DARK DEPTHS: The Clarence River flows at Carnham. Photo:Graham Mackie
DARK DEPTHS: The Clarence River flows at Carnham. Photo:Graham Mackie

Will we be swapping bushfires for floods?

AFTER the Clarence copped a weekend soaking, there was a sudden reminder of the risk of flood and the question is: are we due another one?

January recorded both the highest flood level on record and the most floods over 2.1m.

There have been 23 floods recorded over that mark in January, the highest of which was the 2013 flood which topped 8m.

Records also show January to April is when the Valley is statistically most at risk from flood and with 2013 being the last time there was a major one – over 5.4m – it may have people thinking there is another just around the corner.

Clarence Valley Council water cycle manager Greg Mashiah said with the catchment now wet “significant rainfall would increase the risk of flooding”.

But while chances of a more serious flood were unknown, the significant rainfall had taken a toll on infrastructure around the Clarence already.

In a coincidence Armidale Rd was now closed due to flooding, undoing the weeks of work by the council to have the road open again after its closure in November.

Flash flooding damaged the temporary bridges installed after the original bridges were destroyed by bushfire.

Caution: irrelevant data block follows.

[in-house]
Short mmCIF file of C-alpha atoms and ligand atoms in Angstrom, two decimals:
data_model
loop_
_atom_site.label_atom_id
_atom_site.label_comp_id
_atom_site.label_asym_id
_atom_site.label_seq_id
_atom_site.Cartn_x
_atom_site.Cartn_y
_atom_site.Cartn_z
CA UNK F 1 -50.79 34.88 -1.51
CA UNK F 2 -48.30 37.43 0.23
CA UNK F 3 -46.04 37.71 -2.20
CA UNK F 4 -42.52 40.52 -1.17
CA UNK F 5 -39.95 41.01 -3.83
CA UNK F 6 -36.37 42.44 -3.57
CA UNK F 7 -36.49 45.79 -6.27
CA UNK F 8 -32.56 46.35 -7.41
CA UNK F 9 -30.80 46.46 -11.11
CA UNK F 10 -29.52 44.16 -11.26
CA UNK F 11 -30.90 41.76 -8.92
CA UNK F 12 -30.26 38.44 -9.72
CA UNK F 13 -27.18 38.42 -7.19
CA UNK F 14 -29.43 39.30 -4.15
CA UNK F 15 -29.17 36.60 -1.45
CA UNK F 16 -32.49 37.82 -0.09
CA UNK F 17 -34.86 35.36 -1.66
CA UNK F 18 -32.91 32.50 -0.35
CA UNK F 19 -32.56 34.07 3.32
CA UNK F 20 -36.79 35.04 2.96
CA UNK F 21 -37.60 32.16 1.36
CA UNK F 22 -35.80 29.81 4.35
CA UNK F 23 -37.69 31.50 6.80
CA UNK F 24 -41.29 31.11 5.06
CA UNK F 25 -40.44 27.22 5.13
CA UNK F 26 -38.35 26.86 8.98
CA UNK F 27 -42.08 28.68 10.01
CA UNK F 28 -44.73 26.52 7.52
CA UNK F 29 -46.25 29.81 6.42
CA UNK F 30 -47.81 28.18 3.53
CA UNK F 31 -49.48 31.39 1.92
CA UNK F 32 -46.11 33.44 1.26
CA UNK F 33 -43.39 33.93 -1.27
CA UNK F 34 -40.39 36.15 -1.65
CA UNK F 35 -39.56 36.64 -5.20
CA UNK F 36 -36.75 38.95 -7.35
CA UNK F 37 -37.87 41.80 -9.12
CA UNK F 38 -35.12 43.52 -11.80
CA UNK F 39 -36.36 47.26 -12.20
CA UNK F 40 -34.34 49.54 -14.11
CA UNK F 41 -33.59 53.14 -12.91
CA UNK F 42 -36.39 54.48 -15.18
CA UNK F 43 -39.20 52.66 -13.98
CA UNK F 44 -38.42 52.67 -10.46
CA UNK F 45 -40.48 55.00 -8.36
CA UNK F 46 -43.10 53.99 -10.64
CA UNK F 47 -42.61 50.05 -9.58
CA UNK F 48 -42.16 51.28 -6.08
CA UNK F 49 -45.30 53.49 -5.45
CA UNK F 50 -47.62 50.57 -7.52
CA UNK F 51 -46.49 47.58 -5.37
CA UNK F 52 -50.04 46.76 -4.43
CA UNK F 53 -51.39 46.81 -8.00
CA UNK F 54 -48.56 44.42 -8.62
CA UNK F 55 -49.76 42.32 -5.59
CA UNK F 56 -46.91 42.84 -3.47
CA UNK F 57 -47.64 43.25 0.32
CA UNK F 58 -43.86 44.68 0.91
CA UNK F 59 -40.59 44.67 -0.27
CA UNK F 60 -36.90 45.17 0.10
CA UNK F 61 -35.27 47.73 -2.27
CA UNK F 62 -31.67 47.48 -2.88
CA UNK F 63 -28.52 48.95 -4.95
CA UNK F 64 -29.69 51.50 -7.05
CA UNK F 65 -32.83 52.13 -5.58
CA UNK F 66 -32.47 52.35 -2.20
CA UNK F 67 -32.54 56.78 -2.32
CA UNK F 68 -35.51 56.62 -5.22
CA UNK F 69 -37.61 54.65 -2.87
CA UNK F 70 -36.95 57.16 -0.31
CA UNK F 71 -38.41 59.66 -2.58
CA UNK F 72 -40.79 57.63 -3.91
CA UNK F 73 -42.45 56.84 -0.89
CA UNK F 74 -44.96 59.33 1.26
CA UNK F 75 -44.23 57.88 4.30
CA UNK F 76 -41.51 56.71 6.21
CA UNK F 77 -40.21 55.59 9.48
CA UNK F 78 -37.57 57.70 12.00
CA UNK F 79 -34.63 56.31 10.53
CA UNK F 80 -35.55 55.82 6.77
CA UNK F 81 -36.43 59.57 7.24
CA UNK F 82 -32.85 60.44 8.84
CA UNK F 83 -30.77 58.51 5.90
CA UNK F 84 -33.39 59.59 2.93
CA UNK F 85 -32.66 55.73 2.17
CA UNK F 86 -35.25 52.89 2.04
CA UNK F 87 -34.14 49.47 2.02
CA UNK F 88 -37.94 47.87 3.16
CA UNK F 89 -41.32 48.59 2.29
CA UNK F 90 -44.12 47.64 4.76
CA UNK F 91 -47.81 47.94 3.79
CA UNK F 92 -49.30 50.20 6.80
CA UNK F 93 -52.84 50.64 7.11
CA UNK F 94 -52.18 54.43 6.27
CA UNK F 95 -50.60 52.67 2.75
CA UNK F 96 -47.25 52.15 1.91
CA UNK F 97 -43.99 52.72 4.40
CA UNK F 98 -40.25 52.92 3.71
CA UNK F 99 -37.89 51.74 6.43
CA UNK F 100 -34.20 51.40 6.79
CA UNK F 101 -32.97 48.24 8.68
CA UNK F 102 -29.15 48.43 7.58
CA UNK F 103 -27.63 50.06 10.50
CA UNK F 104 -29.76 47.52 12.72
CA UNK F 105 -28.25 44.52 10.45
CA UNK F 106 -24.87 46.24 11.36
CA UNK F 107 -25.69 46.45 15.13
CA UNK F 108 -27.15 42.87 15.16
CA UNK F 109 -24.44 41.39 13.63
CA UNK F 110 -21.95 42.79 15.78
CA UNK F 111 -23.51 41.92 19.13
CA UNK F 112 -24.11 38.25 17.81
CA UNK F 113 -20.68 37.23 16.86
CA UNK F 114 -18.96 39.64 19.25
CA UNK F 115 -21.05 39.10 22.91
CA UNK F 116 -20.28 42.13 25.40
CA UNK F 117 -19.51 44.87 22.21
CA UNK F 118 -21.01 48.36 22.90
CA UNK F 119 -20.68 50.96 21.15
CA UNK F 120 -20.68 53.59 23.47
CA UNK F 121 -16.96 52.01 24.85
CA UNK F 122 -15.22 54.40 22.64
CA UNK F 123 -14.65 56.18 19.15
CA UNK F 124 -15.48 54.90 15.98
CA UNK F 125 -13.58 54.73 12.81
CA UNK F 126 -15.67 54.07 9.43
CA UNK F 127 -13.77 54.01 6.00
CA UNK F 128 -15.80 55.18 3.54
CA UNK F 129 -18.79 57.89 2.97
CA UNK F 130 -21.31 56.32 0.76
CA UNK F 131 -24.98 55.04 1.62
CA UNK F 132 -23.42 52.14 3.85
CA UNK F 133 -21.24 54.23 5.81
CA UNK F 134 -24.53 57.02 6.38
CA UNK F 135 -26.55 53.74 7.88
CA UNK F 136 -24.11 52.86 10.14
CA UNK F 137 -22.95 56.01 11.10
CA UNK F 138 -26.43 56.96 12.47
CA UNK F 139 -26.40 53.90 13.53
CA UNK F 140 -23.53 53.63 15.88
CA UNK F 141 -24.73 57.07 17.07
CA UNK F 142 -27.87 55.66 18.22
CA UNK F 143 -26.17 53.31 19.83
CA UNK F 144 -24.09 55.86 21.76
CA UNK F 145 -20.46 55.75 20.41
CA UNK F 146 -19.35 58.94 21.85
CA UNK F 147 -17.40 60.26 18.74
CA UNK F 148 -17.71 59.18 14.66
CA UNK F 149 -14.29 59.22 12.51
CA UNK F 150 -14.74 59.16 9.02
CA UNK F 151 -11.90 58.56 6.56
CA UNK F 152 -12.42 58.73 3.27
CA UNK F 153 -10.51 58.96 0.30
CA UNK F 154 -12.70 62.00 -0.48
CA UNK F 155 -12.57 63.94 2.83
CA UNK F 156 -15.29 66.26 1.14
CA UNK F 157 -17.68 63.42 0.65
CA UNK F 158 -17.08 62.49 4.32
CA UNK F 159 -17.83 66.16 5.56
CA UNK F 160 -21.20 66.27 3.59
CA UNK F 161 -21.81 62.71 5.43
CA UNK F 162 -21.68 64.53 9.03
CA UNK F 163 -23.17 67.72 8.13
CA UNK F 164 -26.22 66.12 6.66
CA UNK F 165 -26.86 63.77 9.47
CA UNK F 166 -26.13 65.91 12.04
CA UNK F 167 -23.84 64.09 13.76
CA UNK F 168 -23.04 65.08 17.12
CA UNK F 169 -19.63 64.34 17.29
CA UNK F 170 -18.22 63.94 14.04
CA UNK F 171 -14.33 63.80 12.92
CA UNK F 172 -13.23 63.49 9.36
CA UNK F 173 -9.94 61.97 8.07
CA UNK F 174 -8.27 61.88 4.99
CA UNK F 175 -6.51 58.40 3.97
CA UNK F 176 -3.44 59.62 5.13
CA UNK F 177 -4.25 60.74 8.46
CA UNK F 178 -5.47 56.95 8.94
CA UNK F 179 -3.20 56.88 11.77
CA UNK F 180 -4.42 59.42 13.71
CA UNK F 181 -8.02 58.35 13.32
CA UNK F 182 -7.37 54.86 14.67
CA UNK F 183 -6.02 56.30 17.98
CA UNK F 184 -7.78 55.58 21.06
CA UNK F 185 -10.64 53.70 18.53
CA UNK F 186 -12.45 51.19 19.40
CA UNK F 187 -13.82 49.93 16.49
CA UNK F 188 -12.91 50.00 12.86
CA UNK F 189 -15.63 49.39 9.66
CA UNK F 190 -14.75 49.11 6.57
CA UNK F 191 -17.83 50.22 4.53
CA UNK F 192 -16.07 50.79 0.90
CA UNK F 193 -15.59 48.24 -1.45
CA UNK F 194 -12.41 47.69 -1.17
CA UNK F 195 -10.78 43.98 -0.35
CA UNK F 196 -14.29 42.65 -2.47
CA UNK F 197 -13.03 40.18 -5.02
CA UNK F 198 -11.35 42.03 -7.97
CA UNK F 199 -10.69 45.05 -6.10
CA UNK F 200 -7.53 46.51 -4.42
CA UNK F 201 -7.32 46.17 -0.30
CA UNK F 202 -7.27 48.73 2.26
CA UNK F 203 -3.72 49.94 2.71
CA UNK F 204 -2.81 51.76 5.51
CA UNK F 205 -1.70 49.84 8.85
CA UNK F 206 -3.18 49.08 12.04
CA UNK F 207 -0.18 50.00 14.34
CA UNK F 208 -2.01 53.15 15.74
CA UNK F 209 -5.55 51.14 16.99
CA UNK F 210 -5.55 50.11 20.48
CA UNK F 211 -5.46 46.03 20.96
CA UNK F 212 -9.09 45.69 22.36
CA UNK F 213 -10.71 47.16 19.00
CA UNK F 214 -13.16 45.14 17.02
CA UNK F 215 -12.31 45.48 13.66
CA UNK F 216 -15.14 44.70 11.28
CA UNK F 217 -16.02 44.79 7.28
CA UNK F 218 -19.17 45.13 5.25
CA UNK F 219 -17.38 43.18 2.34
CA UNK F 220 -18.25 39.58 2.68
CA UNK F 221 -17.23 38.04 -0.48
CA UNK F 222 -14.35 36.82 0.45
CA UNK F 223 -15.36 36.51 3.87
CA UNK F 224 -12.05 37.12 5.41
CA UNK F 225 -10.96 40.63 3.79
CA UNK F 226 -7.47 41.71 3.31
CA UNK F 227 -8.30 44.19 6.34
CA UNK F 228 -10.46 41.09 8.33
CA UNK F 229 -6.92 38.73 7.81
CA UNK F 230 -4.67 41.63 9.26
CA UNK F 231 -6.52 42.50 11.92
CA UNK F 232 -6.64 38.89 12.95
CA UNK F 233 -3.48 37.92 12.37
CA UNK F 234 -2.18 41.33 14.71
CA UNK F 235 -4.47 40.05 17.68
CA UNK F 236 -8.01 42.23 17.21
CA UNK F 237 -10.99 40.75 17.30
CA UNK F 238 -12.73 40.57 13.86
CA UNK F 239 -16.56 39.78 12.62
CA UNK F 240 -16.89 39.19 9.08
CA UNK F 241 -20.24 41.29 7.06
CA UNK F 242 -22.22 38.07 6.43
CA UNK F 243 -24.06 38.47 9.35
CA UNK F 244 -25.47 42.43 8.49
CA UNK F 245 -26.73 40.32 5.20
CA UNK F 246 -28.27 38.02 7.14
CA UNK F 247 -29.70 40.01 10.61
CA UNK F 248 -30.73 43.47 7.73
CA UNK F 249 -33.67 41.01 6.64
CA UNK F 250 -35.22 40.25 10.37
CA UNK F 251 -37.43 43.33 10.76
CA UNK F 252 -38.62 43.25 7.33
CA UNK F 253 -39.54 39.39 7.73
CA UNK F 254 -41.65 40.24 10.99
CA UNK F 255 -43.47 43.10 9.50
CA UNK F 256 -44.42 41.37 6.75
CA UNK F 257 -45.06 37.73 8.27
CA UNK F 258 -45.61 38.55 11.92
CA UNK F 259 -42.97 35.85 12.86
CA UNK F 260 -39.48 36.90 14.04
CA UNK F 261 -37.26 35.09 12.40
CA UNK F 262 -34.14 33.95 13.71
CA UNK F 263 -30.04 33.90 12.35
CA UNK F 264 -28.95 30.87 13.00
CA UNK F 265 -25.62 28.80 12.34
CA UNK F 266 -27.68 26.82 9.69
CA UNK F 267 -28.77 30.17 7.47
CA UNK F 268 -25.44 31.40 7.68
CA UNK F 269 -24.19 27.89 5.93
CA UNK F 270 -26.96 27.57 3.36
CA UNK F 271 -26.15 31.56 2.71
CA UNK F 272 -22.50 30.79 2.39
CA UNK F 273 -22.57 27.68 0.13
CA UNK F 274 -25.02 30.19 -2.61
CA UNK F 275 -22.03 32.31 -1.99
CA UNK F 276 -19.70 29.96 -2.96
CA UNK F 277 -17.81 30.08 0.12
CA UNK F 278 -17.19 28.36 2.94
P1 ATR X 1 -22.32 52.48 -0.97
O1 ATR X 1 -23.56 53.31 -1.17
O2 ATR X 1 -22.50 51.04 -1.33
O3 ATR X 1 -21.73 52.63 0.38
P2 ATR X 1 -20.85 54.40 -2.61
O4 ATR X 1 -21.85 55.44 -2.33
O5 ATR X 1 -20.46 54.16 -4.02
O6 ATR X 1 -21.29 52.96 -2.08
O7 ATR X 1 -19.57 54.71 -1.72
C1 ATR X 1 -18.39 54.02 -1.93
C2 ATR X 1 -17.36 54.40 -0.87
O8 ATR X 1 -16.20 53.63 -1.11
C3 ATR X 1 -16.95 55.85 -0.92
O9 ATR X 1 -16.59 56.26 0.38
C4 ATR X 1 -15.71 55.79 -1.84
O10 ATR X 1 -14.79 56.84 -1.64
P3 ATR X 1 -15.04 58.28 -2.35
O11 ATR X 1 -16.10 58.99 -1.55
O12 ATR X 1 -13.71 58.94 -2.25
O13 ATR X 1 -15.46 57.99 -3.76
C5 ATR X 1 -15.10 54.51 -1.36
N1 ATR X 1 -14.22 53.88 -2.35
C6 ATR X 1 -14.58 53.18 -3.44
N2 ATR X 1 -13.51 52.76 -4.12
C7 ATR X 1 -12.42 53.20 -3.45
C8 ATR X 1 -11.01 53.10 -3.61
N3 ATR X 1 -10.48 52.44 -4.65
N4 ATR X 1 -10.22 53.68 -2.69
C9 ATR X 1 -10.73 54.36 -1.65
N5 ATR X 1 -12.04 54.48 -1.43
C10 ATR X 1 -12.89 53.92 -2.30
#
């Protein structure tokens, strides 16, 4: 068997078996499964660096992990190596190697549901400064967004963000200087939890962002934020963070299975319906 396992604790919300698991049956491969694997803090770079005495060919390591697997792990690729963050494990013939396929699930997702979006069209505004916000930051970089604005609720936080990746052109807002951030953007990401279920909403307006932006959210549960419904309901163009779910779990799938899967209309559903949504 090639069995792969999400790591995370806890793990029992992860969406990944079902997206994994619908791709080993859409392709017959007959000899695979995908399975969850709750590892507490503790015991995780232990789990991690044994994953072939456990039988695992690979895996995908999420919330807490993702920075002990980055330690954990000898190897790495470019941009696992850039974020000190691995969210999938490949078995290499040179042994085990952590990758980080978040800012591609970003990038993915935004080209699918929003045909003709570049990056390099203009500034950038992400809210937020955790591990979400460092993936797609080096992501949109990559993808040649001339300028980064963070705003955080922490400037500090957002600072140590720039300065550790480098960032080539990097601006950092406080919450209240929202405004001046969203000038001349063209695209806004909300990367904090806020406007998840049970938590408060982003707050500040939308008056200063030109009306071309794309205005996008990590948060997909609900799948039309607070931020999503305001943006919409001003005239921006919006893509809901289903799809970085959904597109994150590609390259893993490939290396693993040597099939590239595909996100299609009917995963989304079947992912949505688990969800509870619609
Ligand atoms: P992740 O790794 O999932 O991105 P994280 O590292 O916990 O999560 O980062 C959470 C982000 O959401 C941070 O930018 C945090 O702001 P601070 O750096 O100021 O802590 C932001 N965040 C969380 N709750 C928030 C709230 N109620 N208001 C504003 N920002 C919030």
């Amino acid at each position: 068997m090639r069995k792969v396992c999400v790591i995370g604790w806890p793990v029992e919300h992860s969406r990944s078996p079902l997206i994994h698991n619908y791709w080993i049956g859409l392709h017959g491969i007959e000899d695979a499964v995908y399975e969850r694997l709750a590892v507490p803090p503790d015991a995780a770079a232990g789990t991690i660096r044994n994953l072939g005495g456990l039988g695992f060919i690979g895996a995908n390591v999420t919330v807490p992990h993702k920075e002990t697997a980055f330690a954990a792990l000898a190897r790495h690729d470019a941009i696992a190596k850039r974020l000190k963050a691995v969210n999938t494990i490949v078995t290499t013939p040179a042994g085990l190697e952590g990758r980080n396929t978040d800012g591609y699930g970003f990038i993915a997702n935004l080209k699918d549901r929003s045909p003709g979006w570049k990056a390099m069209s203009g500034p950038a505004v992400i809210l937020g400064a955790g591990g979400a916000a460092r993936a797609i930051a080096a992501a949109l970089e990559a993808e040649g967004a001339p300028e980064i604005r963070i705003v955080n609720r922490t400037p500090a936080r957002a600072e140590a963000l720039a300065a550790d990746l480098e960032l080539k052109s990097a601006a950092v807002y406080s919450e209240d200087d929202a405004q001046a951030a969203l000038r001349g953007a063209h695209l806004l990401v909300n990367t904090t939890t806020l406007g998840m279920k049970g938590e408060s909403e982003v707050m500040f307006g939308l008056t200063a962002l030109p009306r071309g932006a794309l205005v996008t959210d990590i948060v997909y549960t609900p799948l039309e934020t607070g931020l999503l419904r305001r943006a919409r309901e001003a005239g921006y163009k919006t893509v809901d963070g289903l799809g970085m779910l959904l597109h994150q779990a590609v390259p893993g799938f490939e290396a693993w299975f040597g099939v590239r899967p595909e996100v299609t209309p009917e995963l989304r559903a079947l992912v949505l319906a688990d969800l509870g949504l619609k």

The bridges at Hortons Creek, Kangaroo Creek and Ramornie Station were all now out of action, a council spokesperson said.

Flash flooding also submerged McIntyres Lane in Gulmarrad, Orara Way at Kremnos, and Wooli Rd in Pillar Valley.

The spokesperson said Wooli Rd was significantly affected and the council would repair the damage as fast as possible.

The rain filled tanks and dams across the region and increased river flows, level one water restrictions will remain in the LGA.

Mr Mashiah said the council policy dictated the restrictions would remain and in the event they were lifted there were still “permanent water conservation measures in place”.

“We lift the restrictions 14 days after the flow is over 225ML/day,” he said.

“We encourage Clarence Valley residents to save water any way they can.”

The amount of run-off and ash which had entered the river system was also being monitored and Mr Mashiah said any change to the situation would be influenced by water quality testing.

“We are currently testing the water for any contamination following the rain event and will make a decision when we receive the results,” he said.